LA PAZ – The governments of Bolivia, Paraguay and Peru on Tuesday began the technical evaluation of the project to build a bi-oceanic railroad that could link ports on the Atlantic and Pacific Oceans across the bulk of South America.
Bolivian Public Works Minister Milton Claros presided at the meeting, which included representatives from Paraguay, Peru, the Inter-American Development Bank and the Latin American Development Bank CAF.
Claros told reporters that this was the first technical meeting since the governments of the three countries signed memoranda to push politically for the rail line.
The plan is to link the Brazilian port of Santos with the Peruvian terminal of Ilo along a railroad 3,755 kilometers (2,328 miles) long, connecting the central zone of South America to the coasts and facilitating exports to Asia.
Bolivian President Evo Morales is pushing for the project with the conviction that it will be the Panama Canal of the 21st century.
Morales is scheduled to meet with the international delegations at the Government Palace and also with business executives from Germany, France and Switzerland who are interested in the interoceanic railway.
Claros emphasized that the initiative seeks to foster greater South American integration but also is designed to stimulate trade and business activity, with the possibility that the benefits could also accrue to Argentina and Uruguay if the railway connects with the Paraguay-Parana waterway.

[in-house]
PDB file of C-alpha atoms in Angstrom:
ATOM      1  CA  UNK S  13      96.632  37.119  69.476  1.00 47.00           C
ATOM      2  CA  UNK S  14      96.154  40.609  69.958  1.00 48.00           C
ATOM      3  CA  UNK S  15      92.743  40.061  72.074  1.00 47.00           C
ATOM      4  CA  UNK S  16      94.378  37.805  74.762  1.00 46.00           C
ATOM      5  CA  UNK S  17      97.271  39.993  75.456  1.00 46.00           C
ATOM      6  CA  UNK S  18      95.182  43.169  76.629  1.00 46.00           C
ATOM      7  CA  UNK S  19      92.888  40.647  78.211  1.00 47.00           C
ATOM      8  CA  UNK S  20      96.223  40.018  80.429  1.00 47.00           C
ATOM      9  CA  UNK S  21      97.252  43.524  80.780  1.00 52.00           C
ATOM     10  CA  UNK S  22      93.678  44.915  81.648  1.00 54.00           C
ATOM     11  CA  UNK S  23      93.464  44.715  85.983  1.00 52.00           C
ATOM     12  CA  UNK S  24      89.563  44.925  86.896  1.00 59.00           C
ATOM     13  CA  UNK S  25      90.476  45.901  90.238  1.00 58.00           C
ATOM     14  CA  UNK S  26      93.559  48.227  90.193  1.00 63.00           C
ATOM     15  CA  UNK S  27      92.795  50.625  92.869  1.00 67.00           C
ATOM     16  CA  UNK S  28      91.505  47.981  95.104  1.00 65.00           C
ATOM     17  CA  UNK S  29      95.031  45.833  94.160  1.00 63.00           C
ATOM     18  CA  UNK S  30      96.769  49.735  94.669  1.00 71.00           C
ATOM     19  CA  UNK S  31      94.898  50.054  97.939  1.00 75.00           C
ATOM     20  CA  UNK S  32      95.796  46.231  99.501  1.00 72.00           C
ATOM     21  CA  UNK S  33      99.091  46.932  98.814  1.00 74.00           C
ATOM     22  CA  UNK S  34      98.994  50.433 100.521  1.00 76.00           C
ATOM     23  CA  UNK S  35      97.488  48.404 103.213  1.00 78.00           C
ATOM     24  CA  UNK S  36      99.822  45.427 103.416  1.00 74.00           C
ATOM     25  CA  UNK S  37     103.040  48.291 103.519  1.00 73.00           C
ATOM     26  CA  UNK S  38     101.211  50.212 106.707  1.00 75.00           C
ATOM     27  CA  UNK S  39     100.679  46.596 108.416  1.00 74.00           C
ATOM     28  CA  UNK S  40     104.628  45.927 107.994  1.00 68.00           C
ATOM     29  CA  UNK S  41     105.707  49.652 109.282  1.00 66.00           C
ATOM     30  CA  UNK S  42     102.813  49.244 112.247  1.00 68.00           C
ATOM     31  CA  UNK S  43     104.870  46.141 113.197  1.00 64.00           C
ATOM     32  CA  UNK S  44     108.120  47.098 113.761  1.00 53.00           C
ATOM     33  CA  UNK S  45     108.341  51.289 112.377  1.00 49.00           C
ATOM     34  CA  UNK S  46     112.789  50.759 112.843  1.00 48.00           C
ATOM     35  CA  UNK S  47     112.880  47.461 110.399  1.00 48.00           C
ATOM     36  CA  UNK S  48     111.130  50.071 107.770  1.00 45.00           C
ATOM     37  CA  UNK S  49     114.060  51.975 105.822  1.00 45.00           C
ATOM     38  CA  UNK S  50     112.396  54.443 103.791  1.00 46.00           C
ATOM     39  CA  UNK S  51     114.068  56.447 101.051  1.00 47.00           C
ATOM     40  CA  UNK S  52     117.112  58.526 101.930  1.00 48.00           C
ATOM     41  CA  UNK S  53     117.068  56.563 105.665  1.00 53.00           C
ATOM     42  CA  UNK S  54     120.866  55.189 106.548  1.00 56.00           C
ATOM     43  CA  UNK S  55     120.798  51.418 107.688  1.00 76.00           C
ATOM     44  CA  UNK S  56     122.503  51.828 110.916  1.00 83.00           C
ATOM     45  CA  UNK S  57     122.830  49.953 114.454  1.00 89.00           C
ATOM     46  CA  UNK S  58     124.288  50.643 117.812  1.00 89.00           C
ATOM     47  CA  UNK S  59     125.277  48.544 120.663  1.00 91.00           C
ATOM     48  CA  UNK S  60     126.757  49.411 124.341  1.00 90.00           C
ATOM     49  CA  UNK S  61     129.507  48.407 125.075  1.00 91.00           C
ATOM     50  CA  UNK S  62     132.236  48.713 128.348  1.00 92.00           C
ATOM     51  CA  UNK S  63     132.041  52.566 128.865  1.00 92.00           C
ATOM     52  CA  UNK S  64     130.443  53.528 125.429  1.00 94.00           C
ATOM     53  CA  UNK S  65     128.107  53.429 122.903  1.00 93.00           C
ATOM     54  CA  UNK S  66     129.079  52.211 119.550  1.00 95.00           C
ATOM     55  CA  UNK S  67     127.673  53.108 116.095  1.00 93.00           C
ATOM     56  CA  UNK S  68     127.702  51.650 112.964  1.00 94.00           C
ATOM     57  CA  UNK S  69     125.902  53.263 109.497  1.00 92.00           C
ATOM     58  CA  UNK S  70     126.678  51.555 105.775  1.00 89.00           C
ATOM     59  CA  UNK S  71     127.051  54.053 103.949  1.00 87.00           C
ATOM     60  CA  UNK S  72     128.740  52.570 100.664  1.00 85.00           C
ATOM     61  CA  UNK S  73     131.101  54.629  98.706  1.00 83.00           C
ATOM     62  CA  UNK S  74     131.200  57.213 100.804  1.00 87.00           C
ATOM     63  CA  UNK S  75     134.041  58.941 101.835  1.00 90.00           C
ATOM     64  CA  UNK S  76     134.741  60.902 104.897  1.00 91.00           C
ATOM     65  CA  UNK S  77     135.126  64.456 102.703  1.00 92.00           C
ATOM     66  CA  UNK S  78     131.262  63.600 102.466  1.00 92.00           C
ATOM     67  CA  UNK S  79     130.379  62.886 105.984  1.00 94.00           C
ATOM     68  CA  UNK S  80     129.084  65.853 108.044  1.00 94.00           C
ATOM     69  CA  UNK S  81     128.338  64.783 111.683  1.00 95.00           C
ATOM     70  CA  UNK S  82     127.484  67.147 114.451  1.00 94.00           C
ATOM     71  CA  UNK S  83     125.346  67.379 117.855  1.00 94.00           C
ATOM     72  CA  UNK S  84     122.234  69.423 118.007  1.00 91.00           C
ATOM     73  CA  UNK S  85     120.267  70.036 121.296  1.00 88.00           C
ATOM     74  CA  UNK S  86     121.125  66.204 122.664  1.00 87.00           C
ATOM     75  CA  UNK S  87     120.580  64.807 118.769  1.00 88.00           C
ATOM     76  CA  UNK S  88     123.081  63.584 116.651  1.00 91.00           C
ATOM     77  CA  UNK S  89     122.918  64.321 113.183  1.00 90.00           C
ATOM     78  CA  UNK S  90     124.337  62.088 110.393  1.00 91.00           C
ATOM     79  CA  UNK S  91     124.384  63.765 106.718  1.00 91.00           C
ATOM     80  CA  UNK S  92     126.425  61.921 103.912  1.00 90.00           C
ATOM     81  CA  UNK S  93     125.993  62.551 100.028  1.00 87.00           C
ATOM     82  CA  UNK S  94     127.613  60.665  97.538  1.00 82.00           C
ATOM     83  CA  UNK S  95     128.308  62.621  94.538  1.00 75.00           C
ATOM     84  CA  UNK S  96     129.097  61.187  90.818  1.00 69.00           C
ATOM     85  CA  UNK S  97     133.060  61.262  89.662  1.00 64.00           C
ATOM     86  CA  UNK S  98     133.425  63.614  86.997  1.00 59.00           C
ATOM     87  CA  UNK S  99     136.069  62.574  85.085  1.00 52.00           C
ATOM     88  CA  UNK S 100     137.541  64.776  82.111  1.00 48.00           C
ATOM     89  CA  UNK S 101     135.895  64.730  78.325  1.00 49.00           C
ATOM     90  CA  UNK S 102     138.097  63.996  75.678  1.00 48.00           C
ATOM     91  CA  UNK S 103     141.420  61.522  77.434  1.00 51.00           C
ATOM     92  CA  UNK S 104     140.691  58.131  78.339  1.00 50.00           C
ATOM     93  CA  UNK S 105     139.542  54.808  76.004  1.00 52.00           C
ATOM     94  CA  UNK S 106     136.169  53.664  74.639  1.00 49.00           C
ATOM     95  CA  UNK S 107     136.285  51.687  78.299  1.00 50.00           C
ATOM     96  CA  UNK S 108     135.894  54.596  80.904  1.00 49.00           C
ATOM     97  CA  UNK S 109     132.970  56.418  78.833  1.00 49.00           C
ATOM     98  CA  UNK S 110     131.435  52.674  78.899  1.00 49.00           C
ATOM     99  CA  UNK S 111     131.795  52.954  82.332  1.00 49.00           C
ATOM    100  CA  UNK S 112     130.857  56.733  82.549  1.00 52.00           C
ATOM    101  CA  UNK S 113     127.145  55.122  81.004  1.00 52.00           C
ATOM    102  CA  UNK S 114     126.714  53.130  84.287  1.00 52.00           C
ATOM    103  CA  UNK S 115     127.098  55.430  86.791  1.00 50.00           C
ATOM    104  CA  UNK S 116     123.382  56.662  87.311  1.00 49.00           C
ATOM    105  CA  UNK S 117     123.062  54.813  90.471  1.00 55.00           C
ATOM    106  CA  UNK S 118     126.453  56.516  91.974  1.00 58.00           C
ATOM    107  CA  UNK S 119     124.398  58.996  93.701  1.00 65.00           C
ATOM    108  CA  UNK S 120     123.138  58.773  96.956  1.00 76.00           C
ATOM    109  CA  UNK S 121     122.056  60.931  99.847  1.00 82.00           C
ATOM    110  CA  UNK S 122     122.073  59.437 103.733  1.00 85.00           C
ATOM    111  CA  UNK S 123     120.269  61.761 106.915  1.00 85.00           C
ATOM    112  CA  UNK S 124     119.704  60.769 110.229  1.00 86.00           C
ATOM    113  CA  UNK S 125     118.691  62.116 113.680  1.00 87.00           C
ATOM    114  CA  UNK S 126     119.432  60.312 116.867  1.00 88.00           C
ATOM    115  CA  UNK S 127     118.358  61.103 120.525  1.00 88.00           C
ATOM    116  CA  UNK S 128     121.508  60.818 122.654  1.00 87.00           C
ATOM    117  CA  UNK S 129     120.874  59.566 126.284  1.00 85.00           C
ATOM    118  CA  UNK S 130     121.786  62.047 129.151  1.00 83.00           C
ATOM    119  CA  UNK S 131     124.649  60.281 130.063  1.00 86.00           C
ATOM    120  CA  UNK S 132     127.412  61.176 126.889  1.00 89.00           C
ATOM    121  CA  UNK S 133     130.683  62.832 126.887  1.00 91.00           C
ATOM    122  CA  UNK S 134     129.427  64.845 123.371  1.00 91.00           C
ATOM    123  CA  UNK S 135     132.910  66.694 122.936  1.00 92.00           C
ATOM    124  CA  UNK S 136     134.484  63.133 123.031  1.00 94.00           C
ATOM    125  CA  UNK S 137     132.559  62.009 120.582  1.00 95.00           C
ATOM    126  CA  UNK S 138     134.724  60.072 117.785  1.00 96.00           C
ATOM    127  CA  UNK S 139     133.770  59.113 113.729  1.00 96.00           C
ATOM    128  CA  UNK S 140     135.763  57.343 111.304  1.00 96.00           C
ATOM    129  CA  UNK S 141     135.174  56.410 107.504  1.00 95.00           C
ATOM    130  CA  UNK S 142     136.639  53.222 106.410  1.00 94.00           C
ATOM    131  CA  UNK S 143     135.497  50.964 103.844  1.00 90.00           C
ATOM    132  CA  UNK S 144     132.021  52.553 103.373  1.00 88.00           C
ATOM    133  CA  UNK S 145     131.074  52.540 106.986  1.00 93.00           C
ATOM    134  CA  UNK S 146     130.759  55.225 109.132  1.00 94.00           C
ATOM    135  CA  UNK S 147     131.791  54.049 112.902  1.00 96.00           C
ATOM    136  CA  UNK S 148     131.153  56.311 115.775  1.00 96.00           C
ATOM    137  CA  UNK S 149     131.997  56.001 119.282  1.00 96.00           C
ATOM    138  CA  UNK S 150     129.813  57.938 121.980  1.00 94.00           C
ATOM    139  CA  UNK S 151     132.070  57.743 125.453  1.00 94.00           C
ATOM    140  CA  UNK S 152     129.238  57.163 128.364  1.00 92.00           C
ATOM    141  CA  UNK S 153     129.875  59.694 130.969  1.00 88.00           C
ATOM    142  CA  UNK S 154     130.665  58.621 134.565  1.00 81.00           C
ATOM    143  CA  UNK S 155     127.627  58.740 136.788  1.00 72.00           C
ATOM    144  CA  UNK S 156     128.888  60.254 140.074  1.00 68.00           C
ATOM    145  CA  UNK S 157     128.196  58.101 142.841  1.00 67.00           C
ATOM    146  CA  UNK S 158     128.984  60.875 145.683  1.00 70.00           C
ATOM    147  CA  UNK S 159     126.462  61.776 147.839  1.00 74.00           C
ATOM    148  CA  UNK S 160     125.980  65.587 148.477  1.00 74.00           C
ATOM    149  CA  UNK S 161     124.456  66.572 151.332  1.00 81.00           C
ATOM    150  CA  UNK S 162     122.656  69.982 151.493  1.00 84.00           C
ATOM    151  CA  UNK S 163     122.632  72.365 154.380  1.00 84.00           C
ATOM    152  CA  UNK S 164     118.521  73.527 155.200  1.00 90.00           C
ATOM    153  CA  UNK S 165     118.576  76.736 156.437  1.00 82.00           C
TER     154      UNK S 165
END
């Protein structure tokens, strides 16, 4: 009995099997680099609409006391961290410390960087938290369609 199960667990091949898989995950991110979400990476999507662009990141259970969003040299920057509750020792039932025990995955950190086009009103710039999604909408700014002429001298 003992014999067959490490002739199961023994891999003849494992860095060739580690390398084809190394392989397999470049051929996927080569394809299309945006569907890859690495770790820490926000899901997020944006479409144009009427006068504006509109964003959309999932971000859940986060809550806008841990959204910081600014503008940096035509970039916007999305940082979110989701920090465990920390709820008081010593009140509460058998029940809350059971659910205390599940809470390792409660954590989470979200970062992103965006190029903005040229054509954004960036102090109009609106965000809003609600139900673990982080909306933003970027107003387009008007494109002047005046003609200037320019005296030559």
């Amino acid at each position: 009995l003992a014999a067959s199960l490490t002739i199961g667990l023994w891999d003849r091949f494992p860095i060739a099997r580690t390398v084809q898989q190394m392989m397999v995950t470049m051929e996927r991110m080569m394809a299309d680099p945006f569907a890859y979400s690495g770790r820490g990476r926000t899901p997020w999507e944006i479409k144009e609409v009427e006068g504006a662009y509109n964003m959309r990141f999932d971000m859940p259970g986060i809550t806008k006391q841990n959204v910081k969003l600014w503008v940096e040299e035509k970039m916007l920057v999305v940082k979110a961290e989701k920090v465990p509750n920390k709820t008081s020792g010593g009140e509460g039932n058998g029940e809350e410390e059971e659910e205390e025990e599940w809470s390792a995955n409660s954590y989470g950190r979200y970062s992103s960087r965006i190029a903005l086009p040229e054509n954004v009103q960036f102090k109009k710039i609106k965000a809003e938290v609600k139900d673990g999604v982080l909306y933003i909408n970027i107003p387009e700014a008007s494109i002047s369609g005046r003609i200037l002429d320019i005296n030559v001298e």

He expressed the hope that the Brazilian and Uruguayan governments will involve themselves in the project and said that Paraguay has an interest in building a branch line from Bolivia into its territory.
Claros said that Paraguay has put forward an “interesting proposal” to connect the Bolivian town of Robore with its Capitan Carmelo Peralta zone so that goods can then be shipped along the waterway to or from the Atlantic.
Bolivia and Paraguay, which are landlocked nations, are the main drivers of the project, which has the support of Peruvian Vice President Martin Vizcarra, who on Tuesday, however, had to cancel his trip to La Paz due to serious problems at home caused by flooding, Bolivian authorities said.
Also attending the meeting were Paraguayan Public Works Deputy Minister Augustin Encina and Vizcarra’s cabinet chief, Carlos Estremadoyro, among others.
The project is anticipated to require a $10 billion investment, equal to a little less than a third of Bolivia’s yearly GDP.